Applications are open for a second round of the City of Sydney’s smart green apartments grants – a free program helping high rise apartment buildings reduce emissions and save on power bills.
In the first round, City staff worked with 20 high rise apartment buildings, providing tailored advice that has seen them cut carbon emissions by 30 per cent and save an average of $57,624 in annual energy costs.
The buildings ranged in age from 5 to 51 years old, and in size from 81 to 653 apartments, and took part in the program starting in November 2016.
Lord Mayor Clover Moore said the program would prove even more beneficial when energy bill increases of up to 40 per cent take effect in the 2017-18 financial year.
“We’re looking for the next 20 buildings to take part in this program, which has already provided such significant environmental and financial benefits to our city,” the Lord Mayor said.
“We know 70 per cent of all emissions produced in our city come from buildings and that’s why we’ve had such a strong focus on tackling the many inefficiencies in high-rise apartments.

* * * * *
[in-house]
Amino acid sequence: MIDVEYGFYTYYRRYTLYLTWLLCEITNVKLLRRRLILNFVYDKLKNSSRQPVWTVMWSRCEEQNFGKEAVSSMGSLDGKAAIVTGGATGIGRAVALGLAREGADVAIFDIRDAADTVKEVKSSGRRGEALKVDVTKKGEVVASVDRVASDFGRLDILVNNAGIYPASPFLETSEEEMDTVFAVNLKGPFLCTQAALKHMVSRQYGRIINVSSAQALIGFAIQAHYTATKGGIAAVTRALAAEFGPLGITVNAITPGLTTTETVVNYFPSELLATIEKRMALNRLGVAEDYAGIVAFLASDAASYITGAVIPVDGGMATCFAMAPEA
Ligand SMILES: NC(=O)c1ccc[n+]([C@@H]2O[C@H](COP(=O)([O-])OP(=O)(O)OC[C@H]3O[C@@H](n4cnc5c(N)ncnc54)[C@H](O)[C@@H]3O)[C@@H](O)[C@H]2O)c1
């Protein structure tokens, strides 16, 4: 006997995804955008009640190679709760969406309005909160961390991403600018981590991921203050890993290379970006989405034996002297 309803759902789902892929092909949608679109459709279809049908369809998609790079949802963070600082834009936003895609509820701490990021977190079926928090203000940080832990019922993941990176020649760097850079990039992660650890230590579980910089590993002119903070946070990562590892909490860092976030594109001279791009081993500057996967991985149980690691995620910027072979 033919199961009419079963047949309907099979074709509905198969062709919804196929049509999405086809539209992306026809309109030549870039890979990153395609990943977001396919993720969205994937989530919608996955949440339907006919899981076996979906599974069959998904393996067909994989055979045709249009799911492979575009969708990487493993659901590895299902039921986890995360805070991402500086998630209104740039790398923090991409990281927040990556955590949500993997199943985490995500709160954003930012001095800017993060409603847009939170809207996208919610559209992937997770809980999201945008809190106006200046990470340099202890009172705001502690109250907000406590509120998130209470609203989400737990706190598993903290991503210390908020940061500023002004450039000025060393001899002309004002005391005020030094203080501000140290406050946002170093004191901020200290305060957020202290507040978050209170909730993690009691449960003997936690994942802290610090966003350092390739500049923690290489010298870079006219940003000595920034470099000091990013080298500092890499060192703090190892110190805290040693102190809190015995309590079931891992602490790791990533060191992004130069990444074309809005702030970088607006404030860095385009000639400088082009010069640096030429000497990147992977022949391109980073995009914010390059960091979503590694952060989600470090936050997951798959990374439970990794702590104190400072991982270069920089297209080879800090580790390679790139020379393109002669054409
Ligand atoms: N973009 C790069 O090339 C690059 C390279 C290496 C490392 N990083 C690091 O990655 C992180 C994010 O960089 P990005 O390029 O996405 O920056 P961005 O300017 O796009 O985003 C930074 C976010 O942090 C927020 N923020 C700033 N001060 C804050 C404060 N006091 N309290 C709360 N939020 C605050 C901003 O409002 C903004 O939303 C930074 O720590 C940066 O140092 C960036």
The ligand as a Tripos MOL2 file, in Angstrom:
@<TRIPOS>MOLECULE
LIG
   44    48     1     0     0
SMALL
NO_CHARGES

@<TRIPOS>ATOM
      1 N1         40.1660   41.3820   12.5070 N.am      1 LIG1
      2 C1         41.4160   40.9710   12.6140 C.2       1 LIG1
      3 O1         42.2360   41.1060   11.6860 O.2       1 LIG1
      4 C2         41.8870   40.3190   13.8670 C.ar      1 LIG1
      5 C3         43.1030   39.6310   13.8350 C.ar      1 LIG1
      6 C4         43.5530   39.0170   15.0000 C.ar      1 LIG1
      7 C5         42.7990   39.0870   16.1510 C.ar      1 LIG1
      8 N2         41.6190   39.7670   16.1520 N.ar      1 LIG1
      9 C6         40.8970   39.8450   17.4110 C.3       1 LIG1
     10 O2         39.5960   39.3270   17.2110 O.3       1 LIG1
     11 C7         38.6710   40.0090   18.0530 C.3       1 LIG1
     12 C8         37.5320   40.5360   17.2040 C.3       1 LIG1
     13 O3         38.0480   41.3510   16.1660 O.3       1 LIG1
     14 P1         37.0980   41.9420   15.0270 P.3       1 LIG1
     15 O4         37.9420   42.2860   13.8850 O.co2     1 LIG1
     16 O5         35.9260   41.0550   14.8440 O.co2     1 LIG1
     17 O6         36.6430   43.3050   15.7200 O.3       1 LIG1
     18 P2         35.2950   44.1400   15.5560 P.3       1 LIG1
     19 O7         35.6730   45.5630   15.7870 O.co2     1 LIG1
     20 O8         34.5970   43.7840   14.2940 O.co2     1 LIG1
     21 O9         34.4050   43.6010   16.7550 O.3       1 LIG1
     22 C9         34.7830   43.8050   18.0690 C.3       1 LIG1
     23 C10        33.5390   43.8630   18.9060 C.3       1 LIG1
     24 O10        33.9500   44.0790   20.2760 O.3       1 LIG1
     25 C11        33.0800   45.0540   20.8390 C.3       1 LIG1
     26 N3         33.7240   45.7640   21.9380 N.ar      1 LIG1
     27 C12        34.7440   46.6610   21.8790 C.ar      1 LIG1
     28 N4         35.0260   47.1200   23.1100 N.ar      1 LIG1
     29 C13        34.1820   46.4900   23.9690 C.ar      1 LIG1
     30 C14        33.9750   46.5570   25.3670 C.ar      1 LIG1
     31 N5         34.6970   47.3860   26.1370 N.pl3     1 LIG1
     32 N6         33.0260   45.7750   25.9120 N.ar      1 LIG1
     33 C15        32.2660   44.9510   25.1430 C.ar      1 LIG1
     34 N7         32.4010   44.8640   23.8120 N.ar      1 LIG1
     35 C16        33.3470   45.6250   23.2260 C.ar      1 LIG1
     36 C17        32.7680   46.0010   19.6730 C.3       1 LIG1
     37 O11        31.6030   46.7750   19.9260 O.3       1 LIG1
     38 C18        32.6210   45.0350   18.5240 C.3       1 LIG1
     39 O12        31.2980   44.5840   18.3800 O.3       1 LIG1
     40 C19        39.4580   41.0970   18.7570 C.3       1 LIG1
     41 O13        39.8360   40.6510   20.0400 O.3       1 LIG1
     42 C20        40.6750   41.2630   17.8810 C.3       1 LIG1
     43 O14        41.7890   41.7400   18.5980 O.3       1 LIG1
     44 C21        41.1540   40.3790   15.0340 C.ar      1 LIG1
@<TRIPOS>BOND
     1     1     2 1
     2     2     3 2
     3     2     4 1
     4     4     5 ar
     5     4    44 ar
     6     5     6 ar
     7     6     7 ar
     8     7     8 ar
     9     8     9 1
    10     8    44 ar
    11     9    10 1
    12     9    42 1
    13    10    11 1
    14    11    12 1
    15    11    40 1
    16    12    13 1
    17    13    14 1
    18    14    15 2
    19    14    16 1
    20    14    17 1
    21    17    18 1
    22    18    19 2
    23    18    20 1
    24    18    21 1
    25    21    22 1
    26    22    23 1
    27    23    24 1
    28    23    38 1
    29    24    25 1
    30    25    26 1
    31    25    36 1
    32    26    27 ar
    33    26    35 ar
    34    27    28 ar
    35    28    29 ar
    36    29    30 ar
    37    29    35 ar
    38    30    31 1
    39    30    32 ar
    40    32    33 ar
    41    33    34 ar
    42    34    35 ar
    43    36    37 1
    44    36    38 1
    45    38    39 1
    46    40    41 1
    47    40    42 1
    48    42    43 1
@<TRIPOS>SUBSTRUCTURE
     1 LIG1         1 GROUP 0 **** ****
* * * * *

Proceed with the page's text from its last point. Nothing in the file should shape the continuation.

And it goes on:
“Our commitment to slashing emissions doesn’t just help the environment – with electricity prices set to rise even higher, it makes great financial sense for people living in apartments and paying the bills.”
One of the buildings featured in the program was the Finger Wharf at Woolloomooloo, where overall savings of more than $136,612 per year were identified.
The landmark building is one of four that McCormack’s Strata Management have put through the smart green apartments program.
McCormacks Strata Management Director Hugh McCormack said building performance and efficiency was big consideration for prospective owners or occupiers of apartments.
“Across our portfolio, we’re set to save more than $500,000 per annum as a result of energy efficiency savings we’ve identified with support from the City of Sydney. Apart from the savings, it’s a fantastic community engagement tool for our residents and owners, leading to a real sense of pride in the building,” Mr McCormack said.
“Not only do the savings add up, but the value of the property increases as purchasers increasingly seek out sustainable, low cost living.”
Source: City of Sydney